Hush little babies, listen up: Sweet Lowdown Releases Third Album, “May”

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November 15, 2012

May

The Sweet Lowdown

The Sweet Lowdown 2012

Produced by Adrian Dolan

Reviewed by Andrea Routley

If you’re a Sweet Lowdown fan, you probably fell in love with them for their rich bluegrass harmonies, formidable musicianship, and old-time folk sound. You’ll be thrilled with their third album (with 12 tracks), May.

As always, Sweet Lowdown delivers banjo and fiddle solos that impress the most experienced musicians, and for the rest of us, make us nod dumbly, follow with, “Wow. She’s good.” And just so you don’t forget that, May includes four instrumental tracks incorporating elements of bluegrass, celtic folk and even Indian-style melodies and arrangements as in “Lucknow,” a song inspired by an Indian city which banjo player Shanti Bremer visited. I’m not usually big on instrumental numbers, but I was sucked into this one instantly, with the fiddle mimicking a harmonium’s drone and the crazy Indian gypsy melodies in the banjo.

But May delivers an overall sound that I feel is signature Sweet Lowdown. With simple song forms, unadorned vocals, and three-part harmonies, May offers a kind of folk lullaby. The opening track, “The Heart Is A Hollow Thing,” evokes this lullaby quality not only musically, but lyrically, with lines like, “sticks and stones, Oh, hollow bones, bird take wing, fly high and sing.” This song is written by primary vocalist Amanda Blied (formerly of Balkan Babes), and her love of lullaby is evident in her other compositions, too, like “Hushabye,” which she calls “a lullaby for hard times,” and “What Goes Up,” a song about tobogganing on the winter solstice: “So just like Jack and Jill, we’ll go back up the hill. Just to ride right back down again like friends.” I loved this one for the Sarah Harmer-like melodies. You know the kind–the ones that feel like they’re coming to an end, but there’s still those last two words that carry the line downward in that suprising way.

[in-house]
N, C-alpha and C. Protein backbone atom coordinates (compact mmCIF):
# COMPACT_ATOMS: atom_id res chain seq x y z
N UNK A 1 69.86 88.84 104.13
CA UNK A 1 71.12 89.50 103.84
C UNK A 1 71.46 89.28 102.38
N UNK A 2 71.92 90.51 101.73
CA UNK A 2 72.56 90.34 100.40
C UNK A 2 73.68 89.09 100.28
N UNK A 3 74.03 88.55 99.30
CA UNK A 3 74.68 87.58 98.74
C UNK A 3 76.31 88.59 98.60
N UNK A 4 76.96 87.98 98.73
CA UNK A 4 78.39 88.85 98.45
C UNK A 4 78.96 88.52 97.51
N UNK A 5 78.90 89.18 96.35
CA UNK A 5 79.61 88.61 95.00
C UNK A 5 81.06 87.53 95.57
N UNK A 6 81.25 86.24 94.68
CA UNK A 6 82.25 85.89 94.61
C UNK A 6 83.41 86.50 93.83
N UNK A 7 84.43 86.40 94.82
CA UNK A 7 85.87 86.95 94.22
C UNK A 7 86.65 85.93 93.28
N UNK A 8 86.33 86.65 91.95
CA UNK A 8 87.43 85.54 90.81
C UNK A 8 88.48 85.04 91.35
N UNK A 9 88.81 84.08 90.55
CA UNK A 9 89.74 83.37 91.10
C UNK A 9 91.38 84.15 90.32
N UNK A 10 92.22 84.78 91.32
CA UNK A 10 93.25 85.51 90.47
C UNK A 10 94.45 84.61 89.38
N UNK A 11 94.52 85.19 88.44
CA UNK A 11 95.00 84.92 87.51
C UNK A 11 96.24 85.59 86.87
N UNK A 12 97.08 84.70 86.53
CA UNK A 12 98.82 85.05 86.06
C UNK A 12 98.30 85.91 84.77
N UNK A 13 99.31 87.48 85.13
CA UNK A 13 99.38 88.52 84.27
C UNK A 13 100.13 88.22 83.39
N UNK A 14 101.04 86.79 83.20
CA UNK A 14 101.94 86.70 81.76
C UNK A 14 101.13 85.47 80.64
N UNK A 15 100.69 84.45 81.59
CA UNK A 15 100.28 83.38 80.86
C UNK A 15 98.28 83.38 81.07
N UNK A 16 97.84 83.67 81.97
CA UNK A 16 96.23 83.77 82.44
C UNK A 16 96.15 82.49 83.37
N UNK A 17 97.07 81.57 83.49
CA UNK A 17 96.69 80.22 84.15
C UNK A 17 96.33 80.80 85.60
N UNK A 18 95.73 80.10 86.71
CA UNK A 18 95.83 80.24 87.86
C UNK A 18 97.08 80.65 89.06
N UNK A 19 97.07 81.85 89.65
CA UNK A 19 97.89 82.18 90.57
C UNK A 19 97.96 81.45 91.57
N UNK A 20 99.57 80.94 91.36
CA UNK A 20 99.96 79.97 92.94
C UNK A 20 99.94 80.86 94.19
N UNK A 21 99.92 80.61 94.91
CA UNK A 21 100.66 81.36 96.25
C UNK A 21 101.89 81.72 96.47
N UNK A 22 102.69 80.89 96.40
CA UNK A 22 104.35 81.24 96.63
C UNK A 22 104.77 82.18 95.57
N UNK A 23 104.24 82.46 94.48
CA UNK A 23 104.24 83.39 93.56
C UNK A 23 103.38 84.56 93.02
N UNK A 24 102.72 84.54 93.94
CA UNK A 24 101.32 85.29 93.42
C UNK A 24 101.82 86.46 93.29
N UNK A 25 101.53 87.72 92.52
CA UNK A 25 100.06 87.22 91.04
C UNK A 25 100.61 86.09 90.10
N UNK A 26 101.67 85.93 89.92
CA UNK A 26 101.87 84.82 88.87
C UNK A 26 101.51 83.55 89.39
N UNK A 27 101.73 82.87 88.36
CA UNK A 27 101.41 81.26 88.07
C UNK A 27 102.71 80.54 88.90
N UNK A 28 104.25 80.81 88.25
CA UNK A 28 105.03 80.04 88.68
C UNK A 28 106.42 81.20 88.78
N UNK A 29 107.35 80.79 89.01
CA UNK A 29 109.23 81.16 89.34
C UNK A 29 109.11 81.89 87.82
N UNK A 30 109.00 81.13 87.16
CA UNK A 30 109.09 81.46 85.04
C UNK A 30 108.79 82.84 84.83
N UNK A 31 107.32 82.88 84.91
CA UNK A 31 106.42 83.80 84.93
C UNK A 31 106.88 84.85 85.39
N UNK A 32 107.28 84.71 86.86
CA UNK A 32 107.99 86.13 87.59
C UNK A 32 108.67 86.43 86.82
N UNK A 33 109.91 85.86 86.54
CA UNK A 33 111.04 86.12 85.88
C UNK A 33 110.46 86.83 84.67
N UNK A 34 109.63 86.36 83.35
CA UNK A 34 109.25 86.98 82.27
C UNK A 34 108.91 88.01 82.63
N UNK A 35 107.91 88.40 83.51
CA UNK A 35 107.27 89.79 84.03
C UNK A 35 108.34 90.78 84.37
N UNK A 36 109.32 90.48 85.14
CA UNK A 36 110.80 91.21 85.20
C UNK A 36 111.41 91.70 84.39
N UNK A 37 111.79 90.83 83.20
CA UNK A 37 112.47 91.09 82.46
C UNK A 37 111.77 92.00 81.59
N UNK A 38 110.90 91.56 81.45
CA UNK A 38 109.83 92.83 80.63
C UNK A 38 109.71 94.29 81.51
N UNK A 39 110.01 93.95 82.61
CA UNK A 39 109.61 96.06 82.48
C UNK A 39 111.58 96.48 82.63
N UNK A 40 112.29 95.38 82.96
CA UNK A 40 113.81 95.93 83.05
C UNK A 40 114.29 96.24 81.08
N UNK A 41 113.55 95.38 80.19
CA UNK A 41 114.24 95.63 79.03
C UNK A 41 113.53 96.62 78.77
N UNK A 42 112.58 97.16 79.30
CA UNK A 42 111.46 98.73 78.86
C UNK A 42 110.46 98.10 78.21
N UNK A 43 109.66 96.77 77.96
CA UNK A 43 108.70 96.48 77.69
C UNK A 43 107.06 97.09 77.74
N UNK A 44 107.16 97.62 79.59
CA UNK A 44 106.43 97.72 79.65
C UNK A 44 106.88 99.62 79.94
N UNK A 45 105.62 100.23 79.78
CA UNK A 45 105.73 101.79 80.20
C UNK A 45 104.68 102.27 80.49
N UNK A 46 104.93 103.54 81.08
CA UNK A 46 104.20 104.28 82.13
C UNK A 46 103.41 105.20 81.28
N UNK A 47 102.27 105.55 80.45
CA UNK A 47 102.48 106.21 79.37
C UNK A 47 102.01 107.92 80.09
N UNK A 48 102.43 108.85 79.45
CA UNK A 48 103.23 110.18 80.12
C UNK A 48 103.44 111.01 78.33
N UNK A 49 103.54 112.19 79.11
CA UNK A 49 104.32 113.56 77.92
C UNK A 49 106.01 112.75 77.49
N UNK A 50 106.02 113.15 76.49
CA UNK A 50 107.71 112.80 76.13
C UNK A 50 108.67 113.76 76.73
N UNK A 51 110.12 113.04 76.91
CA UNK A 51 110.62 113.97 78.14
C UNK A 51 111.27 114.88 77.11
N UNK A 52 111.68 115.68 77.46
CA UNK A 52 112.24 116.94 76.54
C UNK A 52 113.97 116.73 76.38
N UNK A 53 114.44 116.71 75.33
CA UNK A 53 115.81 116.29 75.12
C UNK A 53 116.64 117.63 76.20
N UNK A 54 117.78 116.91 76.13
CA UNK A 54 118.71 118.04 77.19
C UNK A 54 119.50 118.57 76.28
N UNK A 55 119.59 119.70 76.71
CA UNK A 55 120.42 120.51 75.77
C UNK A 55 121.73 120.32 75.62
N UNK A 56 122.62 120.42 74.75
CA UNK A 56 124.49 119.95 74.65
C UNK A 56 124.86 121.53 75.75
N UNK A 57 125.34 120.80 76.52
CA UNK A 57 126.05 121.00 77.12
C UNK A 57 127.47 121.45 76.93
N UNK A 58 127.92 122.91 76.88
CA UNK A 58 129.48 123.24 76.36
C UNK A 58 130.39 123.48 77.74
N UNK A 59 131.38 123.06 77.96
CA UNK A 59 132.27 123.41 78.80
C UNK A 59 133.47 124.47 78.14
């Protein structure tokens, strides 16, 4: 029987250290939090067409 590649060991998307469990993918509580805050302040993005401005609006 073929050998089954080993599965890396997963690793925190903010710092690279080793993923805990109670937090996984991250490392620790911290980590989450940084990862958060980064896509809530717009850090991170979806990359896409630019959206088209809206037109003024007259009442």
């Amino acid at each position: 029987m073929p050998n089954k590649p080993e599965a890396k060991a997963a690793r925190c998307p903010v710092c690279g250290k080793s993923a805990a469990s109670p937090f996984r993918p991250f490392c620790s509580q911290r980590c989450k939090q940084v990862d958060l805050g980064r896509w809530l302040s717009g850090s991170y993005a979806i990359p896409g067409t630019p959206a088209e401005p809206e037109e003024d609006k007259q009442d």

I was also happy to hear Blied rip it up a little, vocally, in the cover of “Reuben’s Train.” Why “Reuben’s Train” in this album of water imagery, snow and flowers? Because every Canadian folk album must have a train song, of course!

But Blied isn’t the only songwriter with surprises. Banjo player Shanti Bremer showcases her talents in that exciting instrumental, “Lucknow,” and title track, “May.” And Bremer is a singer, too, with two of these songs on the album, “Please Take Me Home,” and “Drink It Down.” Bremer’s voice almost sounds timid on their previous album, but here she sings with steady confidence, while maintaining that angelic quality. Bremer pulls the album into the political with “Drink It Down,” a song about water rights and the impending shortage, and how she considers this in the context of the water-rich Pacific Northwest.

My favourite song on this album, though, is “Let It Go,” by fiddle player Miriam Sonstenes. It is the only song she sings, and I’m not sure why. Sonstenes voice has a clear, straight-forward quality that gives it a youthful naivety which I really loved. “Let It Go” is a song about visiting “old haunts with a dear old friend,” as Sonstenes writes in the insert. Having just recently visited my hometown for an old friend’s memorial service, I found myself connecting deeply with this piece. Sonstenes evokes a connection with place simply and poignantly with lines like “for every grain of sand there’s a tear that I have cried.” But my music-self loved the chorus best. With phrases of three measures, this asymmetrical pattern propelled the song forward in an unhurried yet exciting way. It’s a simple thing, but has a big effect. And you can always count on Sweet Lowdown to offer those simple yet stunning little juicy bits, whether in their stellar musical leads or little unexpected melodic thoughts.

 

You can see The Sweet Lowdown live–and pick up their new CD– at their CD Release show Thursday, Nov. 15 at the Victoria Event Centre:  Doors open at 7 p.m, tickets $13.

 

 

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